But here it is two years later, and I was back with my friend Matt and his family, and I’m going to say that the show was superb this year. Paul’s voice was in great form, the band seemed revitalized, even Gene seemed to enjoy himself.

Some changes were made on this tour.  I saw that in earlier shows in the tour they played some songs that I would have loved to hear–“King of the Nighttime World” especially, so I was a little bummed that they played a setlist that was pretty close (but not exact) to the last time.  What was surprising was what they left out–no “Shock Me” no guitar solo (I didn’t miss it) and no smoking guitar. So, “Ace” got short shrift, but there’s so much other spectacle that it wasn’t such a big deal. (more…)

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[ATTENDED: August 9, 2014] Def Leppard

Two years ago, Kiss had Motley Crue open for them.  Crue was one of those bands that I liked when they first came out and then, as they made poppier/sleazier music, I liked them less.  This year, the opener was Def Leppard.  Def Leppard was even more egregious in terms of going from a heavy metal band to a massive pop band.  And, heck, it worked for them.  But as a young metal head, who enjoyed most of High and Dry and some of Pyromania, Hysteria was just too far.  And I actively disliked a lot of those songs (perhaps more than I needed to) at the time.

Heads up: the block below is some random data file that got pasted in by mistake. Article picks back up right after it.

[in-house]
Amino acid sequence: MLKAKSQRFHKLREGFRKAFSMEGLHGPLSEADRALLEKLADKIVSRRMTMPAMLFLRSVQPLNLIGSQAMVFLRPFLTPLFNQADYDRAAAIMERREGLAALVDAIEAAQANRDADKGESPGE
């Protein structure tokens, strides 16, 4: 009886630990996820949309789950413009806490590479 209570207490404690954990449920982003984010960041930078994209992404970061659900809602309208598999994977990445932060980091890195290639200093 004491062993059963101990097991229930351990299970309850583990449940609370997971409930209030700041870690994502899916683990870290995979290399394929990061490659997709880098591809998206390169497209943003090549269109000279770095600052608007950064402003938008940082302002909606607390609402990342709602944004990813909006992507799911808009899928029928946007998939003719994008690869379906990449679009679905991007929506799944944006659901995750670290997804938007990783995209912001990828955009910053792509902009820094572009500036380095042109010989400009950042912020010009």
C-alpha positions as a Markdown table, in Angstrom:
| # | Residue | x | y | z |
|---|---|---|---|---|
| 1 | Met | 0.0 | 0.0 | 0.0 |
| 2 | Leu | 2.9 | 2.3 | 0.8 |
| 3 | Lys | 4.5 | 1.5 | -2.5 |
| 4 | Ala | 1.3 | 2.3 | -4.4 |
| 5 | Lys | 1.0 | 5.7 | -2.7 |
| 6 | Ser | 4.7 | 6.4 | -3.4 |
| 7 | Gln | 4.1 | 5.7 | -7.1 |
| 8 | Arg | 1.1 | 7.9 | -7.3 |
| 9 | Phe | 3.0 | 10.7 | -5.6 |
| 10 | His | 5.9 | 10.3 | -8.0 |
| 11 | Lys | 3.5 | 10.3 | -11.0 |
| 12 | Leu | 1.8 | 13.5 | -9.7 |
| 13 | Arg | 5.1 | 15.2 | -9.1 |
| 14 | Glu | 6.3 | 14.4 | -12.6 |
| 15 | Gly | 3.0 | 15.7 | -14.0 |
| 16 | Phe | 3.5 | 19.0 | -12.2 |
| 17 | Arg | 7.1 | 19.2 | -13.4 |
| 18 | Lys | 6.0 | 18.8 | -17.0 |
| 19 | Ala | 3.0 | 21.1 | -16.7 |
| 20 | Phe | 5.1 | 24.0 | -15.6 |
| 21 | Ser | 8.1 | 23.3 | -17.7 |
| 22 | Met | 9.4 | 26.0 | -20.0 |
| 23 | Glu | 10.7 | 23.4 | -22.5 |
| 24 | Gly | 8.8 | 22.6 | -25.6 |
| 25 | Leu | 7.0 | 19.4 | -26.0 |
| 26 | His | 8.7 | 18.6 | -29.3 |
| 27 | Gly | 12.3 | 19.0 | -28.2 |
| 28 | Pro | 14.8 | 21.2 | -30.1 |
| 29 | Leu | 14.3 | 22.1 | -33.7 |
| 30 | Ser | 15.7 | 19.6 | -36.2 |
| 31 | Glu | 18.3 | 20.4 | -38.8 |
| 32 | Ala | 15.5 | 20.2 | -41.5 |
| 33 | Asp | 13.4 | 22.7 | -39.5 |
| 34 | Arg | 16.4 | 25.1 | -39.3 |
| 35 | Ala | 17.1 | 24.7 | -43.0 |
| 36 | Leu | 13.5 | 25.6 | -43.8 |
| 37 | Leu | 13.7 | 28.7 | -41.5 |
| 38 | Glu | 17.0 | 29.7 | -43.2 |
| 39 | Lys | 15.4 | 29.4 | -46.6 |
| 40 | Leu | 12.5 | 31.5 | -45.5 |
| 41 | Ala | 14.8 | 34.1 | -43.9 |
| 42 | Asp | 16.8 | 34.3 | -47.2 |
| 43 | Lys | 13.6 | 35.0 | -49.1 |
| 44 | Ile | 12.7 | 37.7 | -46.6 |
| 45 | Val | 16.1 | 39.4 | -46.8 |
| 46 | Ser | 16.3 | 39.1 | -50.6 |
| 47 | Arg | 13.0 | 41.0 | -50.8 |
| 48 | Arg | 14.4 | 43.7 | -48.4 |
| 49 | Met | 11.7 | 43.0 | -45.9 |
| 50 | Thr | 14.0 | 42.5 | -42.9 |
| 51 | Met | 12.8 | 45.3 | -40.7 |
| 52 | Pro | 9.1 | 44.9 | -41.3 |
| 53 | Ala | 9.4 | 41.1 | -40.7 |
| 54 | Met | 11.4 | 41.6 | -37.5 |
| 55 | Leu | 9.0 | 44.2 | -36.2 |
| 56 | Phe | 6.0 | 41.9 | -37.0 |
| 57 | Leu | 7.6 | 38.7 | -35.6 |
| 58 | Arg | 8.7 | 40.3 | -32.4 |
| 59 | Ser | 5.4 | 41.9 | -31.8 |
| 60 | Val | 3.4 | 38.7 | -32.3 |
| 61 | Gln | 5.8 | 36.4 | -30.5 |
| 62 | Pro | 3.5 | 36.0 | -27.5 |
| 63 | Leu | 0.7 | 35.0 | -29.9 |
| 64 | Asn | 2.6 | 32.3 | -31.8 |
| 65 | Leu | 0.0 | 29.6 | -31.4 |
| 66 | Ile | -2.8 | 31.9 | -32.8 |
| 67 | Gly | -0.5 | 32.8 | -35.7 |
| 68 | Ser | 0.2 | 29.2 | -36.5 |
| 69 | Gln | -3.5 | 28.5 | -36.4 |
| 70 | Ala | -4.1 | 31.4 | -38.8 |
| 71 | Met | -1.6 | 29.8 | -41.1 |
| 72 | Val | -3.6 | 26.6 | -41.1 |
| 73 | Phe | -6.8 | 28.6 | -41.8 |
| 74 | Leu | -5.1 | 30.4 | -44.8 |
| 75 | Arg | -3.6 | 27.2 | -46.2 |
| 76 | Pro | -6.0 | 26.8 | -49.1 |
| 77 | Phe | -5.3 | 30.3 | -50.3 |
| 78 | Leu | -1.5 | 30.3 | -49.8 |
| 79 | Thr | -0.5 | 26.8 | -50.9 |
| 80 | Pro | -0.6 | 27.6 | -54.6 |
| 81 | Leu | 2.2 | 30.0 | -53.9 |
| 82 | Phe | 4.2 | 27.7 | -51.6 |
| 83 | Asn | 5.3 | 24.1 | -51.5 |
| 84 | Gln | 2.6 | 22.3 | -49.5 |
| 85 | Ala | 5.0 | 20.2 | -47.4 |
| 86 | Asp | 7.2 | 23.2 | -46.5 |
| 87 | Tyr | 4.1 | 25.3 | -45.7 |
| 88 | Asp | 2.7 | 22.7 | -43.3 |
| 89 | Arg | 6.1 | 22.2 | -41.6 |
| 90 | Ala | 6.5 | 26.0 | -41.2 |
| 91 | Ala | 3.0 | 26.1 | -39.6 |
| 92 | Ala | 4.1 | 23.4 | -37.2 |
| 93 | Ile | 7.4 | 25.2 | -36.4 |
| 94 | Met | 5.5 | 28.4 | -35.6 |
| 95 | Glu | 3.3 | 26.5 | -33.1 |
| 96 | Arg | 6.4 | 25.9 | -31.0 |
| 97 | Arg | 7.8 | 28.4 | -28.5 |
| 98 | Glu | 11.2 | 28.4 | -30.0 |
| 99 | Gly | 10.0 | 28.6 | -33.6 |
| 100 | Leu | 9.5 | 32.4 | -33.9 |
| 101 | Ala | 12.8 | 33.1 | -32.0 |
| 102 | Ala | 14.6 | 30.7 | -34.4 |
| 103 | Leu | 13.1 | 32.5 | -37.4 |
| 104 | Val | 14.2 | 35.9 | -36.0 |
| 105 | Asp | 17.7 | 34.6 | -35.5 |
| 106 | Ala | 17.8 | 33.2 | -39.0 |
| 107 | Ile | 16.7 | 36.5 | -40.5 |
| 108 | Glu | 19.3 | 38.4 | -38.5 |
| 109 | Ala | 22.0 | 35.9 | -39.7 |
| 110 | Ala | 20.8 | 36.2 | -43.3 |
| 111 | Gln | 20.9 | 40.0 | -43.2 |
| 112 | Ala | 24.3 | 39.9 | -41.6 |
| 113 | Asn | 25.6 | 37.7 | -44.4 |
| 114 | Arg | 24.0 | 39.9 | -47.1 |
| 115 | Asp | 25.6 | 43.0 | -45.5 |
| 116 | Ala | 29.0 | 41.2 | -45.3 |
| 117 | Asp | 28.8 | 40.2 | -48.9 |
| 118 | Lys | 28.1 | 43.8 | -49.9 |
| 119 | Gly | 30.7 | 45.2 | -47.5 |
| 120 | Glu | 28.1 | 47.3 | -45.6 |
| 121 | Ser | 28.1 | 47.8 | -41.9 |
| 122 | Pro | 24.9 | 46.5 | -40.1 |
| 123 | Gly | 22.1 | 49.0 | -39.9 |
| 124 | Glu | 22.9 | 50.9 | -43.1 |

And what I learned is that even after all these years, while I could “forgive” some bands and actually enjoy their sets, I could not forgive Def Leppard for all of the songs that I really disliked.

But first…how ballsy is it to have your intro music be The Who’s “Won’t Get Fooled Again,” and then after the big scream near the end, have your banner drop and you finish the song.  I was pretty surprised.  But they sounded quite good, loud and brash.  And then they opened with “Let It Go,” a pretty heavy (for them) track from High and Dry which I had forgotten about but which rocked really well.  And I thought, hey, any chance they’re just going to play the heavy songs?

But no.  They moved into “Animal,” one of 6 songs from Hysteria.  Of course, it wasn’t all Hysteria.  They did play “Foolin'” which really didn’t do it for me as much as I thought it would-perhaps I was bitter about the Hysteria.  (more…)

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[ATTENDED: August 9, 2014] Dead Daisies